When, in May 2019, AMD announced their Ryzen Zen 2 architecture, beyond the amazing performance offered by the new Series 3000 microprocessors, they announced the new chips would support PCI 4.0. Although I was pretty confident the step from 3.0 to 4.0 meant 2X greater bandwidth, I decided it was time to learn more about the PCIe bus.
The problem with most descriptions of PCIe: they present a top-down explanation of the PCIe version being described. Thus, an explanation of PCI 3.0 describes it as a “thing” rather than something built on more fundamental “things.” The more fundamental thing is a lane and every instance of a PCIe bus is a set of lanes.
Another problem with most PCIe bus descriptions is their focus on the length of desktop motherboard PCIe connectors. Figure 1 shows two motherboard PCIe connectors: EX4 (89mm) and EX1 (25mm.) (A shorter PCIe card can be inserted into a longer PCIe connector.) Of course, slot-lengths have no meaning for those of us who use laptops since they don’t have PCIe connectors.
PCI 1.0 and 2.0 Lanes
While we correctly understand PCIe bus performance has increased over generations, fundamentally it’s lane performance that increases over time. So, the first technology to understand is how a lane functions.
A lane consists of four signal lines. Each pair of lines comprise a differential line-pair that sends signals in one direction. A line-pair functions as do a twisted pair of wires in a cable carrying a balanced microphone signal.
Were a lane simply a differential signal path—the only way to increase lane speed would be to increase the speed at which data passes over a lane. When the PCI Express (PCIe) bus was released in 2004, it was designed to transmit data not simply as ones and zeros representing the data itself. Rather, the data to be moved were coded using a scheme called “8b/10b.”
If you are curious, this scheme is described as a line-code that maps 8-bit words to 10-bit symbols to… provide enough state changes to allow reasonable clock recovery.
If you are really curious, line-codes go back to IBM in 1983 and are used, for example, to burn pits on optical discs. HDMI, Displayport, SATA, SD UHS II, and USB 3.0 all employ 8b/10b coding.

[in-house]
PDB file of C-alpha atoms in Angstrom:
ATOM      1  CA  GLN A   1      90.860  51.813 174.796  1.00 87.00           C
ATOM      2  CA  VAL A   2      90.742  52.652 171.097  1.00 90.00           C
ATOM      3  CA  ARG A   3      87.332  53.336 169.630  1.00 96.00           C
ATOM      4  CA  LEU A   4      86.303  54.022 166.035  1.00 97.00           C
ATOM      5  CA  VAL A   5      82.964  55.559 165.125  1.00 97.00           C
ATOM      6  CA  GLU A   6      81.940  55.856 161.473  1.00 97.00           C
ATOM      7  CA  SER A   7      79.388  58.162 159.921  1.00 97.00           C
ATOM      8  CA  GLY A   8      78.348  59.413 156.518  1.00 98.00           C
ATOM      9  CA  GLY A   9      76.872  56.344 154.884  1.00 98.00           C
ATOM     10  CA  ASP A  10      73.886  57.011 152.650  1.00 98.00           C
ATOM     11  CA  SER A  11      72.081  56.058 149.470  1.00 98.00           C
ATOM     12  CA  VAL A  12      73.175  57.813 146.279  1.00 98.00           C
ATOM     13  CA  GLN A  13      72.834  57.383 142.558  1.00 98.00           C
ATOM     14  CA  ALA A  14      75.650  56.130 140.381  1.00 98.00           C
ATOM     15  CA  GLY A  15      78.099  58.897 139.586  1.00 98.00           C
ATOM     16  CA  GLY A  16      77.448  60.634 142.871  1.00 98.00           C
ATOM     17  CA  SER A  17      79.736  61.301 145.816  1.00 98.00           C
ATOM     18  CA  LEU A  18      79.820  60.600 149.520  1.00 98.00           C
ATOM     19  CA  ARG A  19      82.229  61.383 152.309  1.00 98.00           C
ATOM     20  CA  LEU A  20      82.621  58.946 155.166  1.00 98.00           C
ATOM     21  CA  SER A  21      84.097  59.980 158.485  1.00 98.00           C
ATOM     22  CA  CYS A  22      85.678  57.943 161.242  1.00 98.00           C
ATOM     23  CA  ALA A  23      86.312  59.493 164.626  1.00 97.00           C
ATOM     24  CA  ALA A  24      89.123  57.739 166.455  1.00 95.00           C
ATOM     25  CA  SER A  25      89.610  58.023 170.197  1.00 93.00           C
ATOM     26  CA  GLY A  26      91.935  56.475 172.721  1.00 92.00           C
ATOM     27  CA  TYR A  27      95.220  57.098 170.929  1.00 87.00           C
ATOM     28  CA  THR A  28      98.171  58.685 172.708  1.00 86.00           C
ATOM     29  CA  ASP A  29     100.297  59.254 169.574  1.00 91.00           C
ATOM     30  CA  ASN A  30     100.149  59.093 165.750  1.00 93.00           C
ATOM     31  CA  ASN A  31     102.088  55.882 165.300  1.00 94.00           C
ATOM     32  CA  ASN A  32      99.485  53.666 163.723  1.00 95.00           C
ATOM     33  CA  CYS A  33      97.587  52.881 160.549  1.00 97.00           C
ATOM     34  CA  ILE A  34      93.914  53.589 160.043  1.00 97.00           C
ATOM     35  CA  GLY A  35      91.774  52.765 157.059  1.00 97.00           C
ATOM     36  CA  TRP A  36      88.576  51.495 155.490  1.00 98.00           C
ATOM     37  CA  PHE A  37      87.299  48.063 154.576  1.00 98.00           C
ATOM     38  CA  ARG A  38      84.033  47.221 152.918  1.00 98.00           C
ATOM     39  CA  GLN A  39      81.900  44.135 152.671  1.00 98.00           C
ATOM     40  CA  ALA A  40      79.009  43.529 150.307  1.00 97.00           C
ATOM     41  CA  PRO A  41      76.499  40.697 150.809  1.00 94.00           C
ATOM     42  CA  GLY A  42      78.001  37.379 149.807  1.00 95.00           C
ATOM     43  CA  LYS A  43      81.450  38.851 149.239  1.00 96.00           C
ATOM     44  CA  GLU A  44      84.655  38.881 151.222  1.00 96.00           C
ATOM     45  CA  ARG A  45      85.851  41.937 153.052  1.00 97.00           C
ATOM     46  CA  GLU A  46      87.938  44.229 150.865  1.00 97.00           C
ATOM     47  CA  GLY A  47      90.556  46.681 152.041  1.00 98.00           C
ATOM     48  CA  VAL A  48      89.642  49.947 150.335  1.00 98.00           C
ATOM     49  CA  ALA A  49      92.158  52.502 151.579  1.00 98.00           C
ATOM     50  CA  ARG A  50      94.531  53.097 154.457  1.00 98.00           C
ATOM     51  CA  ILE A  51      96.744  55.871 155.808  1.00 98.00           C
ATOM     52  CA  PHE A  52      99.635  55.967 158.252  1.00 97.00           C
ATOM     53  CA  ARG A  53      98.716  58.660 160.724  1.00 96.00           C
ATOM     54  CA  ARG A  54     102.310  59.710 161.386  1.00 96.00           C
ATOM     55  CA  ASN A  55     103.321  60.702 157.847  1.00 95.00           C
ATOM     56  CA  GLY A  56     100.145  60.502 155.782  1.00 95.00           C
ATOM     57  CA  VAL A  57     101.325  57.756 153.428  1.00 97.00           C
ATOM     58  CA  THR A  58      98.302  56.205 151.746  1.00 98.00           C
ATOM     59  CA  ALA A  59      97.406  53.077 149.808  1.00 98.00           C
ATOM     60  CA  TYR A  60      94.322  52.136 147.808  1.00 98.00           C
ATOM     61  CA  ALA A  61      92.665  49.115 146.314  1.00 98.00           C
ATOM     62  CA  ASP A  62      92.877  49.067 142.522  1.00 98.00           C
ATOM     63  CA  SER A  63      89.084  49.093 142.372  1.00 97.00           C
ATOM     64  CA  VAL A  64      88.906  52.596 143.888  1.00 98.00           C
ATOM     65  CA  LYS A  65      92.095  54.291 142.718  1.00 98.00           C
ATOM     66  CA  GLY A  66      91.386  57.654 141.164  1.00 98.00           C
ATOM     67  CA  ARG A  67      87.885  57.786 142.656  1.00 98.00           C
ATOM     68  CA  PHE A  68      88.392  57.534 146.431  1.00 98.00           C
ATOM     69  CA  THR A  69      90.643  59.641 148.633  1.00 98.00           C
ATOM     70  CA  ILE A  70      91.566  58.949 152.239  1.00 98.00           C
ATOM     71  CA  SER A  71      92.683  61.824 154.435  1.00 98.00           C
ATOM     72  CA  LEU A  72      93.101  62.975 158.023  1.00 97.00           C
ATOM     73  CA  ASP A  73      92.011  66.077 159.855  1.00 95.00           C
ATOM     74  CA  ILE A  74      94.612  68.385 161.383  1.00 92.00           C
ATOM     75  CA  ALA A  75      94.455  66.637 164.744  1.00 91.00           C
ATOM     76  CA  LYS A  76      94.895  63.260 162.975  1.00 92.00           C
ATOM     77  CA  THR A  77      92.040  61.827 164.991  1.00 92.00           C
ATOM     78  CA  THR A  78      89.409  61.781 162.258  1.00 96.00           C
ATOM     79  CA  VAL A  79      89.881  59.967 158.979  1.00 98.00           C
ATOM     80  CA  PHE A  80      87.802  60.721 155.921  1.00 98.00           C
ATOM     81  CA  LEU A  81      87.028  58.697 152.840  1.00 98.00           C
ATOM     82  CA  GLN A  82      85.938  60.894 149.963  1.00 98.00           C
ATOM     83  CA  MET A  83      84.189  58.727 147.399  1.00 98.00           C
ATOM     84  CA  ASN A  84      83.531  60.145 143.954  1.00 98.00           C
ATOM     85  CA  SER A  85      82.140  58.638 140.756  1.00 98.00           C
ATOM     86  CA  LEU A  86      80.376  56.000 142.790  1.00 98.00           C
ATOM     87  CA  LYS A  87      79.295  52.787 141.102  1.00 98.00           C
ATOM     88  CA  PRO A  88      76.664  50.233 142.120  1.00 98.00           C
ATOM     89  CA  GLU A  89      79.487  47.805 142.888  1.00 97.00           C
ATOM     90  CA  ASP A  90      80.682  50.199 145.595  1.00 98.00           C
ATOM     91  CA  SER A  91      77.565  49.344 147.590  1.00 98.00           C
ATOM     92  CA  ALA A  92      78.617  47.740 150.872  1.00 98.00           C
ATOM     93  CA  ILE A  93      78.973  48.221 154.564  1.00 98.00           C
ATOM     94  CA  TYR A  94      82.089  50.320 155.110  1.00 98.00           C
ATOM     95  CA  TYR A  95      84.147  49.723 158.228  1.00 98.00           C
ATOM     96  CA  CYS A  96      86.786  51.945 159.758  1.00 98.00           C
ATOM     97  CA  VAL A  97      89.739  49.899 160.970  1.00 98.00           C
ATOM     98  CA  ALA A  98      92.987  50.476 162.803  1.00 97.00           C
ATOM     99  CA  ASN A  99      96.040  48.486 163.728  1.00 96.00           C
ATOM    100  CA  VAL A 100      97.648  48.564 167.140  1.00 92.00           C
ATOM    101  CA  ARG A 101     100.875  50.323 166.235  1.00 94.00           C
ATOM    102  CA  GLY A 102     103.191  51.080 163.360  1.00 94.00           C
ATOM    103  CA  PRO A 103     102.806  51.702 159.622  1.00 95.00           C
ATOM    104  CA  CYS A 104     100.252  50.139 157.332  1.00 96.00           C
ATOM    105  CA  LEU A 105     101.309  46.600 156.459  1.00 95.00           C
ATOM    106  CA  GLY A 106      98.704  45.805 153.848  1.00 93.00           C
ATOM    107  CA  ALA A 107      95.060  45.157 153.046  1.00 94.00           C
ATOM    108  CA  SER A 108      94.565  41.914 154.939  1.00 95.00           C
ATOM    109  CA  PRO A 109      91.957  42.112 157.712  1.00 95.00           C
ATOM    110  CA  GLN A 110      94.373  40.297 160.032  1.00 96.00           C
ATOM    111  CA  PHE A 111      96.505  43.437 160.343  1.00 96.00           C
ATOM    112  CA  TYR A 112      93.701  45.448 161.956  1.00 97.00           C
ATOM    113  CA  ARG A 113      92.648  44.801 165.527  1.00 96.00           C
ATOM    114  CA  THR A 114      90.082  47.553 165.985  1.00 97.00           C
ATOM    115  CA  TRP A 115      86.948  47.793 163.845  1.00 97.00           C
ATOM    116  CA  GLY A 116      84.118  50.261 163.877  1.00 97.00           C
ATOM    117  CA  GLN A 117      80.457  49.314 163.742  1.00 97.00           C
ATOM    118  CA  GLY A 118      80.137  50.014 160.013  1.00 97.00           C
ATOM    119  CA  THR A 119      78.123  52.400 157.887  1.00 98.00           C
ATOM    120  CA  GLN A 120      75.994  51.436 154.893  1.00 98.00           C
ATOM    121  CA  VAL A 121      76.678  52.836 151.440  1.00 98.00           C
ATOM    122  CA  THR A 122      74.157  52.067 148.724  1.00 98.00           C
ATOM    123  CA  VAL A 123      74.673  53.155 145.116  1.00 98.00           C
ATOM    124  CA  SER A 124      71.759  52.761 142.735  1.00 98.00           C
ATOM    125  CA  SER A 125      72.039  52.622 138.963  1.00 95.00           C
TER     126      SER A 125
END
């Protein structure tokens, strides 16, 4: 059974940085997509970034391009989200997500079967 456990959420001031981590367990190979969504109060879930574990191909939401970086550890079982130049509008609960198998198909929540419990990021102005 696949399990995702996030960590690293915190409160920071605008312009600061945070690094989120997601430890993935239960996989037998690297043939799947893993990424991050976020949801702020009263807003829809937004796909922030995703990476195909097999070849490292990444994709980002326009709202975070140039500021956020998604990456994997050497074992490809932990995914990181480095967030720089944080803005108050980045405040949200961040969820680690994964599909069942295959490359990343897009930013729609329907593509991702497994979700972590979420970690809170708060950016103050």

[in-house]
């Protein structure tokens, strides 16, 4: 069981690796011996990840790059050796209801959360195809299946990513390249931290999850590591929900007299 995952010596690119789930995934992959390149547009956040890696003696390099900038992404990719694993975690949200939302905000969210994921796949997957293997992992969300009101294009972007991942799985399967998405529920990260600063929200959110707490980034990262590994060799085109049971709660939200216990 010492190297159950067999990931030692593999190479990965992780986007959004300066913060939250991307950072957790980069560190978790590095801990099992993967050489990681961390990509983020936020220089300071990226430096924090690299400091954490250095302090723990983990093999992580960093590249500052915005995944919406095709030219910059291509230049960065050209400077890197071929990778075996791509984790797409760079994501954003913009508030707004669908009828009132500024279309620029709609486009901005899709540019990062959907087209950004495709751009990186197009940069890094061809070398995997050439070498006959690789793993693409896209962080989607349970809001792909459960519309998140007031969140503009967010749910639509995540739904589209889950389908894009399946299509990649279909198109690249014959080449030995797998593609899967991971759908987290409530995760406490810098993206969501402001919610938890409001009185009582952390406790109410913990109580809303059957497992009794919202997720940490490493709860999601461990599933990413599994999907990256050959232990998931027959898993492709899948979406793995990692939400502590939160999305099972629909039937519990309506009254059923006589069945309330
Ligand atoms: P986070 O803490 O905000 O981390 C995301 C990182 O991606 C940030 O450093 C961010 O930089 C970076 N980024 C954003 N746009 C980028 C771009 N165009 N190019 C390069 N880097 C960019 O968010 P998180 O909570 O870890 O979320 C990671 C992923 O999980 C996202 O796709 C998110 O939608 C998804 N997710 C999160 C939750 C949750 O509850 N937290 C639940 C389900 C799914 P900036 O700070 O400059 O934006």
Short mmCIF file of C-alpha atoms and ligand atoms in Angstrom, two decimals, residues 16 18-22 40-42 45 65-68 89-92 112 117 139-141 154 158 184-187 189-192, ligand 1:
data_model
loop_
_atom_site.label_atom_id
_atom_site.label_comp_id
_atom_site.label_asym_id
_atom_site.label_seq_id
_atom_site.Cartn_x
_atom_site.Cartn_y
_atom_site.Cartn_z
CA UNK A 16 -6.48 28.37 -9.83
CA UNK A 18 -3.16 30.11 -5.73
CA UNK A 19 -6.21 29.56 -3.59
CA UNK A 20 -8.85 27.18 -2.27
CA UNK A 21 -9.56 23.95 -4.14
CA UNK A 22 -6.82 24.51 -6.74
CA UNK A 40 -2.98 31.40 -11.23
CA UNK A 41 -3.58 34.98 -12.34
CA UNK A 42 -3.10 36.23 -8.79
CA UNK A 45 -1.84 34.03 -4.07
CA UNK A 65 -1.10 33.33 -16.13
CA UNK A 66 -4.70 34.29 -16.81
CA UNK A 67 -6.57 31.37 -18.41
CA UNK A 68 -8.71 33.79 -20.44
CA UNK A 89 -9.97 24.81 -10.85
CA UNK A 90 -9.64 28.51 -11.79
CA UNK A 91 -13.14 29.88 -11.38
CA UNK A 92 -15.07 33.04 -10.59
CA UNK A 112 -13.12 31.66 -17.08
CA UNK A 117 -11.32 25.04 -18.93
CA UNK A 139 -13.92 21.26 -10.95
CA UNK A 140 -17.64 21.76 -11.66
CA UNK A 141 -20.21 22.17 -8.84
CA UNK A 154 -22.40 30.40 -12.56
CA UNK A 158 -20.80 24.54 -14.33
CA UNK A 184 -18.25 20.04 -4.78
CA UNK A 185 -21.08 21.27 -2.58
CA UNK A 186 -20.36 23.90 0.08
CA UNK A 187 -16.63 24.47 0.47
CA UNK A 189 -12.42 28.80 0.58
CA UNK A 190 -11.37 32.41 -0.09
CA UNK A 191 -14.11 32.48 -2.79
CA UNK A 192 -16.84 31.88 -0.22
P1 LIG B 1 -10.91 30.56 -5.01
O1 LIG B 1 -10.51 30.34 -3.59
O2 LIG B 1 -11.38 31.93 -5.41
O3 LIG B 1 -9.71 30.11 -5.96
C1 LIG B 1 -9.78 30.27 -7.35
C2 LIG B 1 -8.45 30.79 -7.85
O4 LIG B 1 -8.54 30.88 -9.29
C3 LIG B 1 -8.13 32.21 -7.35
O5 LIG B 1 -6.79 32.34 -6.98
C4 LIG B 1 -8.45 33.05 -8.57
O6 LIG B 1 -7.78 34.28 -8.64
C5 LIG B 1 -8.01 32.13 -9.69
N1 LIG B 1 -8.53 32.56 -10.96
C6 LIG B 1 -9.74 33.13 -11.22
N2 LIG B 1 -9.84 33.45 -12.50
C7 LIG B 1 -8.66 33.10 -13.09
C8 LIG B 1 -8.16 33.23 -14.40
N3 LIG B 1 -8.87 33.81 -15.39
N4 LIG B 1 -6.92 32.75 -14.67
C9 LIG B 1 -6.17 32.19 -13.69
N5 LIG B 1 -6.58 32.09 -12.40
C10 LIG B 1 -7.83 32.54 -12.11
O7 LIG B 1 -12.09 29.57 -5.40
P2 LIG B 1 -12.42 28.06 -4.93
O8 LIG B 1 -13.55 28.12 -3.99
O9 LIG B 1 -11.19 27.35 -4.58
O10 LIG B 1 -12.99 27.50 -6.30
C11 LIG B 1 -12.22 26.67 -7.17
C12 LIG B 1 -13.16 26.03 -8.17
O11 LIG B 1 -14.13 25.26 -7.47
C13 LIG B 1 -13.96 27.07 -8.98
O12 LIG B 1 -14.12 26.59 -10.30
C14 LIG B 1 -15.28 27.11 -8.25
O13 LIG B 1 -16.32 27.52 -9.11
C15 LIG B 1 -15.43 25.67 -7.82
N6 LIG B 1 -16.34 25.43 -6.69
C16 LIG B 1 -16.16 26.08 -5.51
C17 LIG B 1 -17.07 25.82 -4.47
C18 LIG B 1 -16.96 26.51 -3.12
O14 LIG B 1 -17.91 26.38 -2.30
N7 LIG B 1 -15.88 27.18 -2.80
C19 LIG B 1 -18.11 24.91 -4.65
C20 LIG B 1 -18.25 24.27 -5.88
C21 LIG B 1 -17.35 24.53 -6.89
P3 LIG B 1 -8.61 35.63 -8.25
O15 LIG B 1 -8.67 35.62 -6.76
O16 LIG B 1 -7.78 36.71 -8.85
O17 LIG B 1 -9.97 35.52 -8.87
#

At each end of a lane’s line-pair you will find an I/O processor that inputs or outputs 8-bit data to be moved from one point to another. (Lanes are point-to-point connections.) An Input processor rapidly translates 256 possible codes from 8-bit data to one of 1024 possible 10-bit symbols. At the other end of a lane’s line-pair, an output processor translates 10-bit symbols back to 8-bit data.
The speed of an I/O processor determines symbol transfer rate. A PCI 1.0 supports a symbol transfer rate of 2.5 Gigatransfers per-second (GT/s).
While 8b/10 coding is a clever way to obtain greater noise immunity—it isn’t free. Encoding imposes a 20-percent overhead because every byte becomes a 10-bit symbol. Thus, a symbol transfer rate of 2.5GT/s provides only a 2Gbps data-rate.
A 2Gbps bandwidth is equal to a unidirectional data-rate of 250MBps. A PCI 2.0 lane supports a 2X greater symbol transfer rate and thus provides a unidirectional 500MBps data-rate. (Figure 2.)
PCI 3.0 Lanes
To increase lane speed, lane processor I/O performance must be increased. (Lanes are backward compatible because a faster processor can translate lower symbol transfer rates.)
Were the move from PCI 2.0 to 3.0 to be accomplished the same way as the move from PCI 1.0 to PCI 2.0, the symbol rate would need to double to 10GT/s.
To avoid such a high symbol transfer rate, PCI 3.0 utilizes the more efficient “128b/130b” coding scheme. This scheme’s greater efficiency means the aggregate symbol transfer rate needs only to be increased by 60-percent from 5GT/s to 8GT/s.
Encoding overhead now falls from 20-percent to only 1.54-percent, thus enabling a 7880GT/s symbol transfer rate. This symbol bandwidth translates to 7.9Gbps which is a unidirectional data-rate of 985MBps. Not quite a doubling of the data-rate, but close enough for marketing purposes. (Figure 3.)